Facts about funding education
“There are lies, damned lies and statistics,” Winston Churchill once famously said. This is especially true when it comes to determining how much taxpayer money public schools receive.
Depending on what report you read, Colorado is anywhere from 31st to 50th among states in funding K-12 public education. But regardless of what the numbers say, one thing is clear: As the state budget is being cut right and left to make sure it is balanced, K-12 spending in Colorado is skyrocketing.
Public schools in Colorado are protected by a 3-year-old constitutional amendment – Amendment 23.
It requires the state to increase the statewide per pupil funding and special programs annually at the rate of inflation plus an additional 1 percent. In just the past three years alone, the amount of new state money flowing into per pupil funding increased by $556 million.
But K-12 spending started to rise well before Amendment 23. Gov. Bill Owens did something that hadn’t been done in the decade prior to his being elected. He signed legislation the Republican Legislature passed that fully funded public schools for inflation and student enrollment growth while adding tens of millions of dollars a year for additional literacy classes.
Since his election, K-12 funding has increased 27.4 percent – which is 12 percentage points higher than the rate of inflation.
Looking closer, the 10 largest school districts in Colorado since 1998 have seen their total program budgets increase on average by 19.5 percent while student enrollment has increased by an average of 10 percent.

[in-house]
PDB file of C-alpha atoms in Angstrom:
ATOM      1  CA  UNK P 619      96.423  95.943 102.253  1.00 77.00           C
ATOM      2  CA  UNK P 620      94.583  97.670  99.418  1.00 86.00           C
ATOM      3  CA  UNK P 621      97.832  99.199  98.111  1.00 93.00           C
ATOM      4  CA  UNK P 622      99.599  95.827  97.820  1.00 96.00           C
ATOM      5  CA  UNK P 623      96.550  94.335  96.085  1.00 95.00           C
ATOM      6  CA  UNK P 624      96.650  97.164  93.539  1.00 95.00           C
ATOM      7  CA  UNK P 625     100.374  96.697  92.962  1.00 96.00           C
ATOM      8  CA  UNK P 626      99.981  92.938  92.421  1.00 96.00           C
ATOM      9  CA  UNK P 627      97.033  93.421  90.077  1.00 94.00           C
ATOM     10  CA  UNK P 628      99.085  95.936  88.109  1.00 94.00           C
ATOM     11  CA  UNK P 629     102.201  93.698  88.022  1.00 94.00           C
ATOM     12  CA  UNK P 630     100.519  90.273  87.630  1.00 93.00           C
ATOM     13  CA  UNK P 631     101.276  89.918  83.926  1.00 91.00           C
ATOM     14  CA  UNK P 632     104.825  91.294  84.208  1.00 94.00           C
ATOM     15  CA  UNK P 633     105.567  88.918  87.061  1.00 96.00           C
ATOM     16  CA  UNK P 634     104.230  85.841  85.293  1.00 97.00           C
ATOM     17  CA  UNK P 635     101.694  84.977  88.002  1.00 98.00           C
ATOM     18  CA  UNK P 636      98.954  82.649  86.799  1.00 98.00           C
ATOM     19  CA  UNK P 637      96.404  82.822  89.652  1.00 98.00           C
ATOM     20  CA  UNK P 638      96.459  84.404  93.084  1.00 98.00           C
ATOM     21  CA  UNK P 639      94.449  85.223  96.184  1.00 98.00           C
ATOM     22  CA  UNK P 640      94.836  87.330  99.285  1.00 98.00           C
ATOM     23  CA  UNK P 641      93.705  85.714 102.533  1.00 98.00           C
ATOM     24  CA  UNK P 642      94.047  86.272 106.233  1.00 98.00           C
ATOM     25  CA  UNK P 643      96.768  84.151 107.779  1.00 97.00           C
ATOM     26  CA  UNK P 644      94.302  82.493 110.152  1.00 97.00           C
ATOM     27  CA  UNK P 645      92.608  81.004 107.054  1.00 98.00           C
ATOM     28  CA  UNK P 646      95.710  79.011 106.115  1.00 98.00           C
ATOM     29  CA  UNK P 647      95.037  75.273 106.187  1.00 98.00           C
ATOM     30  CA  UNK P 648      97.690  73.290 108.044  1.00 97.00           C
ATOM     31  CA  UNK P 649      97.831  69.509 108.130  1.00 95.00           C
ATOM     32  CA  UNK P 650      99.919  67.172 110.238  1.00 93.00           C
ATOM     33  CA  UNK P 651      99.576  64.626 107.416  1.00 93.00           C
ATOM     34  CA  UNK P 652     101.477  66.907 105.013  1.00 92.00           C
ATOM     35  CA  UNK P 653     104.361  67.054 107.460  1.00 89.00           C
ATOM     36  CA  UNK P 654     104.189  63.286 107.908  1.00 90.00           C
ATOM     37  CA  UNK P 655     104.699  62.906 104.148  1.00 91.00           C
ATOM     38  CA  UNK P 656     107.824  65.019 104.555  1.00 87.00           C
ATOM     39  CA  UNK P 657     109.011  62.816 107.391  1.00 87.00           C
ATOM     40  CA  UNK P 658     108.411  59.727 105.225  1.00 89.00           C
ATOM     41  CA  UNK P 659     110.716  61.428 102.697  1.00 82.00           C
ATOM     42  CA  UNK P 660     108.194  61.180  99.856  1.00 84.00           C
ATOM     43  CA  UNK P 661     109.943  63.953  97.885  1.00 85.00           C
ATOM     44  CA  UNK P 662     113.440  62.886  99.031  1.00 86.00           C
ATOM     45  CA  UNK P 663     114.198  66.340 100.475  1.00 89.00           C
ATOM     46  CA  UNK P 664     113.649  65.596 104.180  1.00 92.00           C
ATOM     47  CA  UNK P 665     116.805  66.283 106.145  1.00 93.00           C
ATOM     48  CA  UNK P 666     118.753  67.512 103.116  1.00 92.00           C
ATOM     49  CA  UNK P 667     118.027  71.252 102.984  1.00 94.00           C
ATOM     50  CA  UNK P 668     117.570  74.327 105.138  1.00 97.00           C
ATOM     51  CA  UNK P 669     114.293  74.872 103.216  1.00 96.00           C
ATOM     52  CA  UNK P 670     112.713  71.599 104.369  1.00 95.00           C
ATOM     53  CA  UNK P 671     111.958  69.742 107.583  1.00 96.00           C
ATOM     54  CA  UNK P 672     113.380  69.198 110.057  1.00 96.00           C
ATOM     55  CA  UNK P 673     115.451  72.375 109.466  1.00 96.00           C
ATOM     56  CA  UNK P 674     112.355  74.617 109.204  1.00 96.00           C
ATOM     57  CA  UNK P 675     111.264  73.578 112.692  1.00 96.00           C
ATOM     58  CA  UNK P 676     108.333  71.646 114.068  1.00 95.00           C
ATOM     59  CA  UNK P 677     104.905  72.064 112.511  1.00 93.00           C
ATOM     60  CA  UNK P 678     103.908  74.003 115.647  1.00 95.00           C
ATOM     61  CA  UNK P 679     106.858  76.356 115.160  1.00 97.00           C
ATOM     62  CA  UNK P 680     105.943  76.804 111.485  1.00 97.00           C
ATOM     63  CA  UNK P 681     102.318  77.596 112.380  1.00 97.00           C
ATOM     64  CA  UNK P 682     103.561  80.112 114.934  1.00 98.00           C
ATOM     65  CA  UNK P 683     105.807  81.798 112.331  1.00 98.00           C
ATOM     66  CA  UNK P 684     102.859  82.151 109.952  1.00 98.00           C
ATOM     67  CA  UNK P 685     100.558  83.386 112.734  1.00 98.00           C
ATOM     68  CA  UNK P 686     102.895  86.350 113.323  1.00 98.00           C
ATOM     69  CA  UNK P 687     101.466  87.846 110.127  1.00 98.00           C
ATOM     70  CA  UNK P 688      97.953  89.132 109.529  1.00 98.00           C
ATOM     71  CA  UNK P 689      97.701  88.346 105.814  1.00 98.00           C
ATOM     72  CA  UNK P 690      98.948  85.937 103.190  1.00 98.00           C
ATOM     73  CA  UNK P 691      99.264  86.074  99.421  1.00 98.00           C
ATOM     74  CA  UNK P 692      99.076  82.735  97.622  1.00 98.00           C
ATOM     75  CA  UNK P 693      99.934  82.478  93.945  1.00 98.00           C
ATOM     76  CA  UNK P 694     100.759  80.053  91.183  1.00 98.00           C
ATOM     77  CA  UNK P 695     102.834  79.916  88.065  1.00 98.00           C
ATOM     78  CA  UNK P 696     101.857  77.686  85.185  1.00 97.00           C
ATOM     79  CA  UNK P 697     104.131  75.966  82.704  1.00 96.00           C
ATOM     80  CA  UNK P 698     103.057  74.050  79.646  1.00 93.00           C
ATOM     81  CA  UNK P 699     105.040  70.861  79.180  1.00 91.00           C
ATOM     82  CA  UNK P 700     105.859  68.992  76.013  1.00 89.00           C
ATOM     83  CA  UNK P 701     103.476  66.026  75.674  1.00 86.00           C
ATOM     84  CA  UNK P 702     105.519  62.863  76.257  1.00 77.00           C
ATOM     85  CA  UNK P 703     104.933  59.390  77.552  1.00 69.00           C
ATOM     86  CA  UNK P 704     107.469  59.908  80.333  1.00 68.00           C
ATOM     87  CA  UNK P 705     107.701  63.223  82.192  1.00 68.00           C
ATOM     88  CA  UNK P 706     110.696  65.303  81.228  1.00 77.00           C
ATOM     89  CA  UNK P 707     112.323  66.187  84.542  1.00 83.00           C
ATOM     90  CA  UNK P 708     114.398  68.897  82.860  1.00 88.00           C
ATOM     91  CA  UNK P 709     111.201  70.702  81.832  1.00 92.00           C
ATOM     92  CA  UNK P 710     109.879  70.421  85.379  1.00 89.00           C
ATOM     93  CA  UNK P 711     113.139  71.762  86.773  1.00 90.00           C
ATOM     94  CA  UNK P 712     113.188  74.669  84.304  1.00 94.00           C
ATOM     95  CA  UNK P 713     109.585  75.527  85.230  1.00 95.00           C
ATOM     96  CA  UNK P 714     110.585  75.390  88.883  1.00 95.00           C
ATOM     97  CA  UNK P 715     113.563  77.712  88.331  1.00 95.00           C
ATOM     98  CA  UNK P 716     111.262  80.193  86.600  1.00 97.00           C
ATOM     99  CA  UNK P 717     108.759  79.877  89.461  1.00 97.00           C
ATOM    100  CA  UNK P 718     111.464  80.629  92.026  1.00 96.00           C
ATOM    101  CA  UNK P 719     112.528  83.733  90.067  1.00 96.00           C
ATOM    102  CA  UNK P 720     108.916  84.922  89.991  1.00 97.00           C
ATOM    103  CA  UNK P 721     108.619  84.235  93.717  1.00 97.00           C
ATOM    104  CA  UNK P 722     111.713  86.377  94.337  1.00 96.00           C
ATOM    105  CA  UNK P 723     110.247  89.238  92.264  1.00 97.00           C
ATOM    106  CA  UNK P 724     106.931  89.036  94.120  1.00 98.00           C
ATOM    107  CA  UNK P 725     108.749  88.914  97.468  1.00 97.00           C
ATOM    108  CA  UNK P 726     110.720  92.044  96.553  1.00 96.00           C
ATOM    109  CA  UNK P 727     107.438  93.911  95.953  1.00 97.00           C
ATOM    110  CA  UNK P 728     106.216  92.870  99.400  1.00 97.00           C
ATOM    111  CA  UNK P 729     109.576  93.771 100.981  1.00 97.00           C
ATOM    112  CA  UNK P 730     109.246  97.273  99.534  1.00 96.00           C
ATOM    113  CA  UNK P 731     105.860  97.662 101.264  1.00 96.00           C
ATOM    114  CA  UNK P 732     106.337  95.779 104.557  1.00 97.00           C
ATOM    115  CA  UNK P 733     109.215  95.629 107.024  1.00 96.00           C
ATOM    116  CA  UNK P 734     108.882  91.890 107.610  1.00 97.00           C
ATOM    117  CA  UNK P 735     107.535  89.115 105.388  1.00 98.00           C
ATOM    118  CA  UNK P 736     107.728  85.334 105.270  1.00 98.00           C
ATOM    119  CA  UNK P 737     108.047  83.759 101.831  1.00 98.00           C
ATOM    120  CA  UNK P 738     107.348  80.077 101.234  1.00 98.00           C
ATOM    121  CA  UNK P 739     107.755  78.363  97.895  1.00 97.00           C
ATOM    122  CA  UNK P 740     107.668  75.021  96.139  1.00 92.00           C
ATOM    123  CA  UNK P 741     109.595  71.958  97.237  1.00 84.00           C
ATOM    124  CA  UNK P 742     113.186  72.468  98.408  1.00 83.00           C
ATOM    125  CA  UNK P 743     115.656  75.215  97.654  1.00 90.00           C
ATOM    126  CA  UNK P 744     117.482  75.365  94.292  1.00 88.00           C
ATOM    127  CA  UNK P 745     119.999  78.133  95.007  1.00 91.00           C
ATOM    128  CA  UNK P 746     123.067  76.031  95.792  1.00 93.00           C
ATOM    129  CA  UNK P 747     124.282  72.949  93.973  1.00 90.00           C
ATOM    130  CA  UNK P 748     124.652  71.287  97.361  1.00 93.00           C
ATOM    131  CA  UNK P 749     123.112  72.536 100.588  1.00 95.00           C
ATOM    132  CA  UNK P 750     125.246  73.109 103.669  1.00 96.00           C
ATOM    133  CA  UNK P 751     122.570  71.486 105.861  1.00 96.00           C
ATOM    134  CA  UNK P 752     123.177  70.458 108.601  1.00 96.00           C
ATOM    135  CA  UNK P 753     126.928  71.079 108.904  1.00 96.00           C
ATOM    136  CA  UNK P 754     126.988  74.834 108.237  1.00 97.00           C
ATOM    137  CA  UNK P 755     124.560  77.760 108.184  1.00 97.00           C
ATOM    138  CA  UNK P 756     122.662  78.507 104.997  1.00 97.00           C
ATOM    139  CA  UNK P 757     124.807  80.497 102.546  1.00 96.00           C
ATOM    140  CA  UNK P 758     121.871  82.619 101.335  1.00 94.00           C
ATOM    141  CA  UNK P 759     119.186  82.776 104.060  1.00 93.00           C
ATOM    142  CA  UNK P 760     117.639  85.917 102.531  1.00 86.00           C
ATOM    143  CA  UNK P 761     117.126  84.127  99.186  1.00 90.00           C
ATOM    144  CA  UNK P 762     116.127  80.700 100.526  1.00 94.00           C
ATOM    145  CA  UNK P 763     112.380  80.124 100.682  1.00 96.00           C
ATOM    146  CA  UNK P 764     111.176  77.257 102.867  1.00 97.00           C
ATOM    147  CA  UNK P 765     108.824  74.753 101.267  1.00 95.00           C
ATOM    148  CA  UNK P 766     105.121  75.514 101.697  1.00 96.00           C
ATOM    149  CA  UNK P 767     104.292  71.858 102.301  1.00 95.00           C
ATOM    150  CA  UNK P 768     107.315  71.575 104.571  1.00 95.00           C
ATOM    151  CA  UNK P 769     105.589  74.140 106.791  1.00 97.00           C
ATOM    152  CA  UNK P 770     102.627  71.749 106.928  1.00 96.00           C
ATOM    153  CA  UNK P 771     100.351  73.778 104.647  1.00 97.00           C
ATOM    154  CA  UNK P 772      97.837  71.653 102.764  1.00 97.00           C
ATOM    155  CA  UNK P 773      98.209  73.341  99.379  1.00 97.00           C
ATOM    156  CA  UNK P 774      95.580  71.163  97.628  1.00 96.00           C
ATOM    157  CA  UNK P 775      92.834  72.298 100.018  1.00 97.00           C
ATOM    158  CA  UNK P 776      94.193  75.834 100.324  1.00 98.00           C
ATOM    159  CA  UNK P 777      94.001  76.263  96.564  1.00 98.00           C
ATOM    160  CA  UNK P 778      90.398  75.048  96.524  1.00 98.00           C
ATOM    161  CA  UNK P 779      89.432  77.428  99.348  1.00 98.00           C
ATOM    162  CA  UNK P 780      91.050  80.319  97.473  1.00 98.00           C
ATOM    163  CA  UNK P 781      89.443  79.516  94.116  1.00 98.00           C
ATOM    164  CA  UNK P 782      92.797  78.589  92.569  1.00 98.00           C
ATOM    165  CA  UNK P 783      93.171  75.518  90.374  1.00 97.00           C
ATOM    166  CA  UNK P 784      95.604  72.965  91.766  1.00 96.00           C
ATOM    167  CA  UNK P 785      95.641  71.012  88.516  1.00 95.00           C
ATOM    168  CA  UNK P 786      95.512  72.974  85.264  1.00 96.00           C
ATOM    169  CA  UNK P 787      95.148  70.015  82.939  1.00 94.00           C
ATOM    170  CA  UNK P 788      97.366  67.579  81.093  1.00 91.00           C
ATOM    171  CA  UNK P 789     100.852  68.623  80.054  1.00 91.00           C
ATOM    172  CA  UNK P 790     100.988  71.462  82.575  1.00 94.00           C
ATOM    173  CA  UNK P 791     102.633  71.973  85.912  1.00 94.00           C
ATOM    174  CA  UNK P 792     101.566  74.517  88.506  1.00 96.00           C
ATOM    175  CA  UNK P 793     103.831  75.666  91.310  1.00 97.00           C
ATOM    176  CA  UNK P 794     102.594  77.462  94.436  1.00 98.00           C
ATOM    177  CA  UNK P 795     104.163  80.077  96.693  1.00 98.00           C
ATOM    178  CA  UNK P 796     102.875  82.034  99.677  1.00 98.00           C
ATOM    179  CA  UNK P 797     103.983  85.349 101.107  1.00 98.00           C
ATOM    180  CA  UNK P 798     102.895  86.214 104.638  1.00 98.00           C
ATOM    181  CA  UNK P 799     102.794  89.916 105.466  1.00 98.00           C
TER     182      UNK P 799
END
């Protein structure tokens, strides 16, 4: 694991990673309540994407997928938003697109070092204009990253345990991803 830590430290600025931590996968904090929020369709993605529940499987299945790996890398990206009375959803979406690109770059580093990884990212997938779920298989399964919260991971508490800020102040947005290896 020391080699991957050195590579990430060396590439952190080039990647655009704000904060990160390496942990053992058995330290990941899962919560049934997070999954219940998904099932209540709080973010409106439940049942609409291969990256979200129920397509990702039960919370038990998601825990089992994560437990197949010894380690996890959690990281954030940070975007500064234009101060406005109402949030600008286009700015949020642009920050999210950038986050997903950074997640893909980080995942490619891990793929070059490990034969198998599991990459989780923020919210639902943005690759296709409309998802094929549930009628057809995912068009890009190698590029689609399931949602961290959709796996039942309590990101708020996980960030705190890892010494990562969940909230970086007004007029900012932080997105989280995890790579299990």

In every case, their funding has increased more quickly than the rate of inflation. In Denver Public Schools, per pupil funding since 1998 increased from $5,267 to $6,232.
Funding in Aurora schools went from $4,846 to $5,914, and in Douglas County, school dollars were boosted from $4,703 to $5,610.
The U.S. Census Bureau recently released a report – based on two-year-old data – that placed Colorado 50th in the nation in how much we spend per $1,000 of personal income.
This number is greatly misleading. States with high personal income that spend a lot of money on schools, like New Jersey, rate high. But states with low personal income that spend a moderate amount of money, like Oklahoma, also rate high.
Colorado was penalized because we have high personal income while spending about in the mid-range of states.
But such numbers are not really meaningful. New Jersey rates high, but by all academic measures, Colorado has better schools. New Mexico also rates high in this study, but again, Colorado has better schools.
The real question is, are we putting every dollar to use in the classroom where it will help children? Coloradans are frugal people. Spending on education bureaucracy doesn’t necessarily improve student achievement.
Funding for our public schools represents the No. 1 commitment of state government. K-12 schools spending is now 40 percent of the state’s general fund budget.
While other parts of the budget are being cut by more than $800 million, K-12 spending by the state is up more than $100 million or 11 percent this year.
Let me repeat that: Public school funding is up 11 percent!
Colorado has made a commitment to its public schools. We are holding our schools accountable for results and boosting student achievement.
And we are increasing funds every year to make sure they can do a better and better job.
State Sen. Ken Arnold, R-Westminster, represents Senate District 23, which includes portions of Adams, Boulder and Broomfield counties. He chairs the Senate Education Committee and serves on the Senate Judiciary Committee.
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